Political Promise

Was the Sheffield Forgemaster loan a Labour trap?

In Newswire on June 20, 2010 at 8:42 pm

By Aaron Newell

After the most recent budgetary cuts, Sheffield Central Labour MP Paul Blomfield said: “The Lib Dem and Tory government has cost Sheffield new jobs and growth, and people will remember this for a long time”, echoing the resentment the North has traditionally held for the Tories after Thatcher’s monetary policy caused mass unemployment in the North.
Blomfield’s rancour is not, however, without justification. In the Coalition’s most recent budgetary announcement, plans to redevelop land into an industrial estate, plans for a new retail quarter and, more notably, plans for a £80 million loan to Sheffield Forgemasters to develop forgings for the next generation of nuclear technology were cancelled.

Fellow Sheffield MP Nick Clegg claimed the plans–signed off earlier this year, in April and in March respectively–were attempts to gain pre-election support in Sheffield. Yet they could equally be attempts to remove the support the Tories have so needed in the North by linking the Coalition’s budgetary cuts to the North’s memory of Thatcher.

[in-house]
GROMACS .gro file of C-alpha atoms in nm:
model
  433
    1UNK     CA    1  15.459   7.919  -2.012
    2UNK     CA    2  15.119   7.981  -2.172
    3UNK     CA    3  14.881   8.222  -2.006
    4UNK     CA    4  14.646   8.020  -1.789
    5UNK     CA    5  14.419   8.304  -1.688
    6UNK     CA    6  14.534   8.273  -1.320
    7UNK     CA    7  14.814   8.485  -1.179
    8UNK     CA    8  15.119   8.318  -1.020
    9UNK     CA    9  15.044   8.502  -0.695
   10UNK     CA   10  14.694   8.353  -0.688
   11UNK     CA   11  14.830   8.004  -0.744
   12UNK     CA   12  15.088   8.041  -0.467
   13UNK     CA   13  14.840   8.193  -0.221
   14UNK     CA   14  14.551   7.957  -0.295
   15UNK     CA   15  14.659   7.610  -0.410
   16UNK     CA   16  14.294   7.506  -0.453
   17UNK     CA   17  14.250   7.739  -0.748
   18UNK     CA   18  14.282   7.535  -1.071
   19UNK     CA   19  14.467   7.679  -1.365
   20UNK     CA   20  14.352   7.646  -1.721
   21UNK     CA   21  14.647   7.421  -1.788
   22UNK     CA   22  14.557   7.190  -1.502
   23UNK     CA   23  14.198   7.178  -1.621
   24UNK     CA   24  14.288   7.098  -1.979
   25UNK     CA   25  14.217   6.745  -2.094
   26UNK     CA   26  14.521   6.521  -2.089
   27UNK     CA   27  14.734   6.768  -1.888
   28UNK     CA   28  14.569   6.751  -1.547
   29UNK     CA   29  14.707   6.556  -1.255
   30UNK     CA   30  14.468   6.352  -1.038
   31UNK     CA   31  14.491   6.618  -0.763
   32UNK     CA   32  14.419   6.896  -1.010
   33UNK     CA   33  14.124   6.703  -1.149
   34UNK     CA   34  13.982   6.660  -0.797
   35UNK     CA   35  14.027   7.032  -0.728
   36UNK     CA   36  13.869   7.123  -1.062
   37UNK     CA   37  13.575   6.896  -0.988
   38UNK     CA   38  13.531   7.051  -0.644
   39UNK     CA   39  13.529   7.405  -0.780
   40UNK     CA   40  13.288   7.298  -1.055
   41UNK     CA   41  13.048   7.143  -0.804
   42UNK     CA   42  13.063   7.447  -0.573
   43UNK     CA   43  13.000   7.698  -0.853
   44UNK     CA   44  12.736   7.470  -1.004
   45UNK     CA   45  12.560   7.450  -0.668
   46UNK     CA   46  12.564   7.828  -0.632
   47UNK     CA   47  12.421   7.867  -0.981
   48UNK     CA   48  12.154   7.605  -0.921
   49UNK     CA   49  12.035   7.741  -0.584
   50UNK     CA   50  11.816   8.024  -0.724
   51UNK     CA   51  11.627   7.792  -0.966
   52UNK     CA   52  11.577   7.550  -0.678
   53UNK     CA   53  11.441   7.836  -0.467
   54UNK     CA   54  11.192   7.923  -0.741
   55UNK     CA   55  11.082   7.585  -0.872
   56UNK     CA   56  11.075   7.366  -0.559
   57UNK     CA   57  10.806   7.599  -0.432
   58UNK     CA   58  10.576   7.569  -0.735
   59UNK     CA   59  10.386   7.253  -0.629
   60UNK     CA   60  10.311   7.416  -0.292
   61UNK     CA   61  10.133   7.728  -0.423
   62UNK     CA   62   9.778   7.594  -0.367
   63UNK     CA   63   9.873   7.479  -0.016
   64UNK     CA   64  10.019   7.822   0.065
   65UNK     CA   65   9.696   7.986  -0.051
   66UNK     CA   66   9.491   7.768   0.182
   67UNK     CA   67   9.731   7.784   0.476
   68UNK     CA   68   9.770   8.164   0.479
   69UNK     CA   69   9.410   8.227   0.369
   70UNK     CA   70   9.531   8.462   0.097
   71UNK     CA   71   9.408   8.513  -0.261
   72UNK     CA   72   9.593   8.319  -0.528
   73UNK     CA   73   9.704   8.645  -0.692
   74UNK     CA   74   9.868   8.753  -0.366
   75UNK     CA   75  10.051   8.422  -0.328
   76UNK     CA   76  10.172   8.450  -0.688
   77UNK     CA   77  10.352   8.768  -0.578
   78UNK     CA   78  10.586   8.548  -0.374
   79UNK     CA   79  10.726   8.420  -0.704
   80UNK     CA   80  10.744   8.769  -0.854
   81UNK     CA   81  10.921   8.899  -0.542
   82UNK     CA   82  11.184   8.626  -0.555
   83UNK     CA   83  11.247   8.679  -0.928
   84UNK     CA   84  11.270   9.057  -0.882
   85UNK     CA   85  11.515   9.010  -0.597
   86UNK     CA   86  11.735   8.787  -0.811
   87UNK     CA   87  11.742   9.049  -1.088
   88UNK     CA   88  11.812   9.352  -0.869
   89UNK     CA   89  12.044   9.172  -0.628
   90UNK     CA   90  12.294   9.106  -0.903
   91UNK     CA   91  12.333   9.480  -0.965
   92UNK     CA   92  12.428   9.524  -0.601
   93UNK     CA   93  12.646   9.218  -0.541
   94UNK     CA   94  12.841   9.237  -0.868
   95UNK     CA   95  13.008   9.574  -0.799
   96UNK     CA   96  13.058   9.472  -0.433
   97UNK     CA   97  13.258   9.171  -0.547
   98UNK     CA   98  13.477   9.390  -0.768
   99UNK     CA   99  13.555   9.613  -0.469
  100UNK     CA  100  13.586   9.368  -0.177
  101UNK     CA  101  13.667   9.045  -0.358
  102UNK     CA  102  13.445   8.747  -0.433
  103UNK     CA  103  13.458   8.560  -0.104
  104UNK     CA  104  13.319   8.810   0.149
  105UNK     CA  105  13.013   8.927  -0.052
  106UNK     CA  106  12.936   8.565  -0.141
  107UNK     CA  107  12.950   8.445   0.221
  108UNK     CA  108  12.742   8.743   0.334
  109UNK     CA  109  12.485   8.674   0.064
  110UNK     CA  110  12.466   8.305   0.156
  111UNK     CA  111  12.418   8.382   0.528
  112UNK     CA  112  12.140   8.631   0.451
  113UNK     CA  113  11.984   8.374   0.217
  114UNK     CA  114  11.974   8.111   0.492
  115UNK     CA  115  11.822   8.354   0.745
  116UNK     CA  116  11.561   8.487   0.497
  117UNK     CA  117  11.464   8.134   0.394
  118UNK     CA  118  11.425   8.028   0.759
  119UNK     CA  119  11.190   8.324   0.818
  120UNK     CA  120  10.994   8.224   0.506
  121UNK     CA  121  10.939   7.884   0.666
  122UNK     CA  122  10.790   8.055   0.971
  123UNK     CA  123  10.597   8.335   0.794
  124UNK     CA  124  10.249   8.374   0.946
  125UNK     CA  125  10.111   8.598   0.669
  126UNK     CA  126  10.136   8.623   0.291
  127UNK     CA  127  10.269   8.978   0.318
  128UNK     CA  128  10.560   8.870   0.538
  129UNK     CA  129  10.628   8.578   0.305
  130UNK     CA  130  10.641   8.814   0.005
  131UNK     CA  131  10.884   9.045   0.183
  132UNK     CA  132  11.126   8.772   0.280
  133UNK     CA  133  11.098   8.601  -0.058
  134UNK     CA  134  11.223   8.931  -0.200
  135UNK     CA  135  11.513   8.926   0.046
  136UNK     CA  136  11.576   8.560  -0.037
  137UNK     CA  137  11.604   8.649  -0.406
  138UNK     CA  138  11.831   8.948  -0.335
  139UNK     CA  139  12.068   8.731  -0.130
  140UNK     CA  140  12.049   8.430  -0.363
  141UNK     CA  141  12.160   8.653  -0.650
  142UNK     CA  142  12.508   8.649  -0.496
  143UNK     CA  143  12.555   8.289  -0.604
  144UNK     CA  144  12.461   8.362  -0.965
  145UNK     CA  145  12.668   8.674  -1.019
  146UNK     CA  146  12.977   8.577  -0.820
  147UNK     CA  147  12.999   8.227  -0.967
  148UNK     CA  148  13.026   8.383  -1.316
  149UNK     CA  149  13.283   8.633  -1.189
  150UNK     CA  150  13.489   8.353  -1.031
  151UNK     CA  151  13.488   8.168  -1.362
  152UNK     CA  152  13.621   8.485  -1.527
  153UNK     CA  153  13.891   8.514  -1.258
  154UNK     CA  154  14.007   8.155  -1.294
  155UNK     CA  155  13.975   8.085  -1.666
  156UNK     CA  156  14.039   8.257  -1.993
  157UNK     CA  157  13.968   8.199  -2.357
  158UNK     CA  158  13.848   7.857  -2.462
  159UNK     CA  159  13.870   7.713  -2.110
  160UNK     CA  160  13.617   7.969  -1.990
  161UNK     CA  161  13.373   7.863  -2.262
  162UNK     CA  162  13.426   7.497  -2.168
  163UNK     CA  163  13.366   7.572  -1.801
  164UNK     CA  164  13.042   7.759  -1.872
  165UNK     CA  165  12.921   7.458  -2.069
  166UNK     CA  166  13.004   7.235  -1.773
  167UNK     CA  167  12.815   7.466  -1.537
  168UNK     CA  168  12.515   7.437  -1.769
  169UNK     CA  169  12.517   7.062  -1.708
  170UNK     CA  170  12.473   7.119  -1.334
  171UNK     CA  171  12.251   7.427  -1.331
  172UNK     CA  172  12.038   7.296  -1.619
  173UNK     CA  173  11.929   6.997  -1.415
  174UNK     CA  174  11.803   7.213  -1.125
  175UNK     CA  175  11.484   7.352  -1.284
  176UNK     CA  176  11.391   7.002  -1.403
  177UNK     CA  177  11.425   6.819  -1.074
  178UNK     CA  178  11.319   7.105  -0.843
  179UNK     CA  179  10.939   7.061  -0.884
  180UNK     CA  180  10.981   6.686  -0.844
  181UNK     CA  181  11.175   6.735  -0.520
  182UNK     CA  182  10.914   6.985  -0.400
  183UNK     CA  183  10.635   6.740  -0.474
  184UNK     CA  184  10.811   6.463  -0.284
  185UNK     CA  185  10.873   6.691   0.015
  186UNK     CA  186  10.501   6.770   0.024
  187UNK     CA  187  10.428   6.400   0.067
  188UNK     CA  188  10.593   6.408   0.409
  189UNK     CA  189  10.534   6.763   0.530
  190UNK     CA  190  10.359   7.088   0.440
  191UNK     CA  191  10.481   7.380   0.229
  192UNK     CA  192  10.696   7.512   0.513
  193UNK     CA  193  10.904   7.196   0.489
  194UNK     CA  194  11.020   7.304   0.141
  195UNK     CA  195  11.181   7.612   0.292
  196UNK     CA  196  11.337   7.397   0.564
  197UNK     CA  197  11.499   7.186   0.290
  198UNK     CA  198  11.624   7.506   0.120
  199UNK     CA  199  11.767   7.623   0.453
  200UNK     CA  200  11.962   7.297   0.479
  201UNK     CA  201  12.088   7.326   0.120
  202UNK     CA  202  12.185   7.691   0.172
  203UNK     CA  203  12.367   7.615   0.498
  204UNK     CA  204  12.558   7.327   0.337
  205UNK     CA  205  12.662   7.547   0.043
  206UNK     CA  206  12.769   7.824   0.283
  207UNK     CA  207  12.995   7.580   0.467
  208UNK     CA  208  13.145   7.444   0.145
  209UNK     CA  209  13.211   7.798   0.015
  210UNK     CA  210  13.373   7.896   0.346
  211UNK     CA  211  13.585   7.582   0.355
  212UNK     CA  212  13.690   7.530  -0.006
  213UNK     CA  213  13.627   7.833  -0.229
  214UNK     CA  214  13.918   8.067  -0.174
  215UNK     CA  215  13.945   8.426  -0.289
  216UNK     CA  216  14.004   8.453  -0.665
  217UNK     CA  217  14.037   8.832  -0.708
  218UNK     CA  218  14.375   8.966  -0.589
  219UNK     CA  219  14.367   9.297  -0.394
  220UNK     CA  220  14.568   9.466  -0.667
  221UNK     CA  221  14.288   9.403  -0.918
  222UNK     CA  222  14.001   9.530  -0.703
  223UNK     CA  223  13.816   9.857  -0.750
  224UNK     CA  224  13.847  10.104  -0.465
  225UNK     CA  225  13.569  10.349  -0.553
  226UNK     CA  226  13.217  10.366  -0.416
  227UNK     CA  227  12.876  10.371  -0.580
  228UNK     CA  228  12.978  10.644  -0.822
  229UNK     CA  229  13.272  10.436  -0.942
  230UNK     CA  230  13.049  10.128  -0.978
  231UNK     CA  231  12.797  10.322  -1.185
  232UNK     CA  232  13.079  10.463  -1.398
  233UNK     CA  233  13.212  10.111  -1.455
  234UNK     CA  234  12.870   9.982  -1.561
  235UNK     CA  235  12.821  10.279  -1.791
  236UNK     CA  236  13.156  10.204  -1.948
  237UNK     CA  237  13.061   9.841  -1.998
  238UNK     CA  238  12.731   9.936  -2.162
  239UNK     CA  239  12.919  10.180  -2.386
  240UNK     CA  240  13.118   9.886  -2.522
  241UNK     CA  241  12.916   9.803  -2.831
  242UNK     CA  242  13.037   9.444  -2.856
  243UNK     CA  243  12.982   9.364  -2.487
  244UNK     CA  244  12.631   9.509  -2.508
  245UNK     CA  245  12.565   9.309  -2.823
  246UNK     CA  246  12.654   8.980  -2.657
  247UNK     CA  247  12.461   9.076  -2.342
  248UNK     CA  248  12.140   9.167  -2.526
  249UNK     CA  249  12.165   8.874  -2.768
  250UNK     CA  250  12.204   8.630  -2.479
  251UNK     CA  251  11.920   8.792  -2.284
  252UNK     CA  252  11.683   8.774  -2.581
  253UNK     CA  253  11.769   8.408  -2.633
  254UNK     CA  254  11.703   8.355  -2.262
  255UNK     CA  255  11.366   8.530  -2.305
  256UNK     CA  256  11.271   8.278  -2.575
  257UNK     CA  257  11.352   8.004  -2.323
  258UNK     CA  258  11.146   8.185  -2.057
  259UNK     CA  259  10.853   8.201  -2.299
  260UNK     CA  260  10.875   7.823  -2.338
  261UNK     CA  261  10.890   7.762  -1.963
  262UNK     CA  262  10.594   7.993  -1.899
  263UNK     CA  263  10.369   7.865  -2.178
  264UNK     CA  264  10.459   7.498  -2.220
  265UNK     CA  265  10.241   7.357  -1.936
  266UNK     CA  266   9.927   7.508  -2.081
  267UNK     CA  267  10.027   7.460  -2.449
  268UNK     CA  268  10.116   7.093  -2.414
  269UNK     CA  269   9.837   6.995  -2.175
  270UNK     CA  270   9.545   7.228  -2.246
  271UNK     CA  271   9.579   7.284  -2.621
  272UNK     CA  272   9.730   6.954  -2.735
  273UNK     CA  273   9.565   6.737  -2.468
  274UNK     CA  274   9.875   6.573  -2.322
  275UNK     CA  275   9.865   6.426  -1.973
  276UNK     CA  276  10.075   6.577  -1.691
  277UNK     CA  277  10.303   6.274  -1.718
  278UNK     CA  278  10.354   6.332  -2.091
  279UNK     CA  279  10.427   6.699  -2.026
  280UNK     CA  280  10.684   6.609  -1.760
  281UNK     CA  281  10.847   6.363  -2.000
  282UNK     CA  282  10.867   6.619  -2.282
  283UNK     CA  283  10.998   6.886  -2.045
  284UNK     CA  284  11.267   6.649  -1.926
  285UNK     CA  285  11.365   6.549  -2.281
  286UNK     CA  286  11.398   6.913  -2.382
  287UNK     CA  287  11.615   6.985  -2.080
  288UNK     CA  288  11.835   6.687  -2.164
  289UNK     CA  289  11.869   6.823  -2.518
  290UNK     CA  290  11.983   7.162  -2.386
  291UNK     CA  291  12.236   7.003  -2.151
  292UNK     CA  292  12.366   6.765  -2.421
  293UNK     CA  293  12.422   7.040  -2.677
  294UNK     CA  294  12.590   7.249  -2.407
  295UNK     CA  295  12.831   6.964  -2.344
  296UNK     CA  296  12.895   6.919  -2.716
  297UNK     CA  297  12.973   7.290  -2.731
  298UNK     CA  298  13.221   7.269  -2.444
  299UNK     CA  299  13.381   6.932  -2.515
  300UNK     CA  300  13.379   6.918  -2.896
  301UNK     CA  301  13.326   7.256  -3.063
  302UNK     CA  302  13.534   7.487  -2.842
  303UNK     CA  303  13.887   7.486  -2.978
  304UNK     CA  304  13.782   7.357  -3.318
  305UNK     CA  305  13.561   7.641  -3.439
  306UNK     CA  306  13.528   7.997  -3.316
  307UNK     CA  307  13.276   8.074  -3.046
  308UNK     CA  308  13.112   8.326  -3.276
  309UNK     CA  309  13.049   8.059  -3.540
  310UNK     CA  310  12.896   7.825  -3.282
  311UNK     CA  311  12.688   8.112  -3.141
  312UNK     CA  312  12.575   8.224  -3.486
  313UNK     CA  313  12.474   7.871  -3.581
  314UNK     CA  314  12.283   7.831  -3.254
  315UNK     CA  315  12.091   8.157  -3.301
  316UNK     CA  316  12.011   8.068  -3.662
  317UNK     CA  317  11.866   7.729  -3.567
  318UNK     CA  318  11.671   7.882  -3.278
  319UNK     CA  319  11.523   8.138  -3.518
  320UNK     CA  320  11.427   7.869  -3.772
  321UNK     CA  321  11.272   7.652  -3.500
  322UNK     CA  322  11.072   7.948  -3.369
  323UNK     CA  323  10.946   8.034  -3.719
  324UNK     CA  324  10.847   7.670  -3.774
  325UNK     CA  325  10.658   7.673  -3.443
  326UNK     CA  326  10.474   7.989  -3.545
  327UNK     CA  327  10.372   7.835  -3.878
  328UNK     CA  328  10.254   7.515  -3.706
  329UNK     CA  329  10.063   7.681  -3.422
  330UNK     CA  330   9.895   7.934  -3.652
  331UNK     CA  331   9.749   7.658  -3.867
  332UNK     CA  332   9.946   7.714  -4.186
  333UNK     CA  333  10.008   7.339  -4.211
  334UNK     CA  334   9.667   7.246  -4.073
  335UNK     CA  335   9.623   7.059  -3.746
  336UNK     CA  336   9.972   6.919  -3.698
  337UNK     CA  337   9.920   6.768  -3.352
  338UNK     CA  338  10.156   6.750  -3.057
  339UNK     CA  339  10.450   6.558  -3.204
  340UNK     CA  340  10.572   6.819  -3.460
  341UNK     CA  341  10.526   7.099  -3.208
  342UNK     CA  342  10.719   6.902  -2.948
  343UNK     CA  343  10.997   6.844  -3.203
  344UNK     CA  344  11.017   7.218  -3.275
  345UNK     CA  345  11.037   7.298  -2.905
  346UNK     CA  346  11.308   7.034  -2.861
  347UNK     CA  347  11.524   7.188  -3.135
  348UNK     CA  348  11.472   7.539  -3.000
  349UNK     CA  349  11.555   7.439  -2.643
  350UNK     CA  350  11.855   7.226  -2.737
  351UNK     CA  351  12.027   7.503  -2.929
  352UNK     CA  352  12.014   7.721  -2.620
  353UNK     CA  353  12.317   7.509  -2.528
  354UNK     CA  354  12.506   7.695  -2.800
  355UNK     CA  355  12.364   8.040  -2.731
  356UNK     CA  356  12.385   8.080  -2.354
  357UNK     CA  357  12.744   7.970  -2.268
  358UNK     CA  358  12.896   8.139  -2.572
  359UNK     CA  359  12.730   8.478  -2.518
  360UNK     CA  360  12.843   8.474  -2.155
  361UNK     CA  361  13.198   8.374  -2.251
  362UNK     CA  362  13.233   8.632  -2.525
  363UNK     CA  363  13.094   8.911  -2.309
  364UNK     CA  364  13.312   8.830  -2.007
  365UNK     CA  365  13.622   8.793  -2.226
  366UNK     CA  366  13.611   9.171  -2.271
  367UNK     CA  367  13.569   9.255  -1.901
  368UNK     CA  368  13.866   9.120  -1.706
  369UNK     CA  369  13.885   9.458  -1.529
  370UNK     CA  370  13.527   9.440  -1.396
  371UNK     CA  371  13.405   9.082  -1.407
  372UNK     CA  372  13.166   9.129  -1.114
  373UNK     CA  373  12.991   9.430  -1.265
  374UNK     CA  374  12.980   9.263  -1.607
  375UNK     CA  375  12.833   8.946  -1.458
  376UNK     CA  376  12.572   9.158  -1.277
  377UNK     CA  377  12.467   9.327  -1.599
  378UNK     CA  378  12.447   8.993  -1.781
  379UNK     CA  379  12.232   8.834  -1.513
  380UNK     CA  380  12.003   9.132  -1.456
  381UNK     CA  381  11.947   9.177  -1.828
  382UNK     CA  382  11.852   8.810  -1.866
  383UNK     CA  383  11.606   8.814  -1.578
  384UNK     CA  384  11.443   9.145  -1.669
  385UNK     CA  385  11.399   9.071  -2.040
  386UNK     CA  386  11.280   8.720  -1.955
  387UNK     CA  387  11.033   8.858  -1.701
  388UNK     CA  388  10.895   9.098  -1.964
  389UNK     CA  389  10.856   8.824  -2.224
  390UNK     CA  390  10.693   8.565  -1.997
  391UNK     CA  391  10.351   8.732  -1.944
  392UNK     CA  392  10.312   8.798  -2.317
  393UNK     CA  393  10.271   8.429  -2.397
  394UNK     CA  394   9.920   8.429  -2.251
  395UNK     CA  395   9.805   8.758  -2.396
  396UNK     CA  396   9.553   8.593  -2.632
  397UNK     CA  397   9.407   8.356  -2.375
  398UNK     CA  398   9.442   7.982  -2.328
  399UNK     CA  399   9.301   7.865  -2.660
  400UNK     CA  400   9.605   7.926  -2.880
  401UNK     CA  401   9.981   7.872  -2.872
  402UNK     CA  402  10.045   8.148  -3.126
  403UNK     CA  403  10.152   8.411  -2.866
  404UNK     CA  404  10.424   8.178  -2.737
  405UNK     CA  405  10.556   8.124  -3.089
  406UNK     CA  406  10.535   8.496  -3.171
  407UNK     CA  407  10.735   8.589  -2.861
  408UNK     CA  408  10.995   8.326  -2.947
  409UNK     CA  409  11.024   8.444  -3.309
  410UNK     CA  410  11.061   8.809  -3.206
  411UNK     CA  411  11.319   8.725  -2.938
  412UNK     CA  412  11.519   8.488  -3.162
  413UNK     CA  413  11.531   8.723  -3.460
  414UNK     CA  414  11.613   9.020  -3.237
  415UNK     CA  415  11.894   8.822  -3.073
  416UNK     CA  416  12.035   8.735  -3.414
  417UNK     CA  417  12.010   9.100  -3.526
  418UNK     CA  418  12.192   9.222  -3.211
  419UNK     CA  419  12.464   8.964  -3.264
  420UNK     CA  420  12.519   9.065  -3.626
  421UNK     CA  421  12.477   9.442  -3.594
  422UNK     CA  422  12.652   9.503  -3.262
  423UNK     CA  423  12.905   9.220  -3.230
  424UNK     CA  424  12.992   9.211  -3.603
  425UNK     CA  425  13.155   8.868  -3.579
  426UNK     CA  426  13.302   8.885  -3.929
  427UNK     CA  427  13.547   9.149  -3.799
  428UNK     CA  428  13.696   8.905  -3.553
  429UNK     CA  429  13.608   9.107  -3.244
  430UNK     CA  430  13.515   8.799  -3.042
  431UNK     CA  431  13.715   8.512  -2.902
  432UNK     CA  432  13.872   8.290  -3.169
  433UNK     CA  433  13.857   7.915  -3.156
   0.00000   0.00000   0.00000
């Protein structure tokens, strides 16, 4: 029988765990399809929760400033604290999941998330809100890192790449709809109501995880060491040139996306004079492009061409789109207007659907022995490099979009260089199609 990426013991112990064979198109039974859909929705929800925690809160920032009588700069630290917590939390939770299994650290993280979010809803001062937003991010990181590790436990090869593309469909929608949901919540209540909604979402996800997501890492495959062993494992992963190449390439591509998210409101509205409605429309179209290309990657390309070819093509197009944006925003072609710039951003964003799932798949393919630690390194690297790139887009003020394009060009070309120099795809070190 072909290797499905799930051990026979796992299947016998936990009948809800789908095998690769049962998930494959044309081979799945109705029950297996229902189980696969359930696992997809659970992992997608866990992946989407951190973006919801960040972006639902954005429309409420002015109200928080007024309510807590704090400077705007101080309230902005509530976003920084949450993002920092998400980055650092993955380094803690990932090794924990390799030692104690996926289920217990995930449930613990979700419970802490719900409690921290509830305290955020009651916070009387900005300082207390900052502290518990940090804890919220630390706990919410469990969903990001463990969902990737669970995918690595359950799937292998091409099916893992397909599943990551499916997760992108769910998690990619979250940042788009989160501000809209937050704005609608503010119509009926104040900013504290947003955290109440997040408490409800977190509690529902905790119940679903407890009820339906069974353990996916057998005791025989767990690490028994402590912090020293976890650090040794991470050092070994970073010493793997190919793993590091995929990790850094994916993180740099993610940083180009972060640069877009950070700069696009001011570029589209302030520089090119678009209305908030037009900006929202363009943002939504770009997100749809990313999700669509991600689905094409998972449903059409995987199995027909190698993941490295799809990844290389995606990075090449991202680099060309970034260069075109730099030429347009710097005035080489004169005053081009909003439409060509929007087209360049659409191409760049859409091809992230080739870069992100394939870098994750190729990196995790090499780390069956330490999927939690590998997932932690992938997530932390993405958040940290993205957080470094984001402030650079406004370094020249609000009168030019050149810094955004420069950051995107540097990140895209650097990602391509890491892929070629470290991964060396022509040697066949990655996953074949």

Indeed, Labour MPs have already started claiming the North is shouldering the burden of debt.

To claim Sheffield was the location of a trap, of course, relies on Labour being sure of defeat and devising ways of shaming the new government during the cuts. Yet the news Civil Servants often took the ‘nuclear option’ of asking their orders to be put in writing suggests these plans were not put in place by an economically prudent Labour government.

Regardless of the truth of the matter, which with all politically popular arguments is nearly impossible to prove either way, both sides are now sure to increase their rhetoric. The Coalition must continue to claim the cuts are due to Labour’s profligacy and Labour must equally claim the Coalition is cutting off future growth–something the Forgemaster’s loan is ideally suited to–and following old Tory economic policy.

Whatever the electorate gets sick of hearing first is anyone’s guess.

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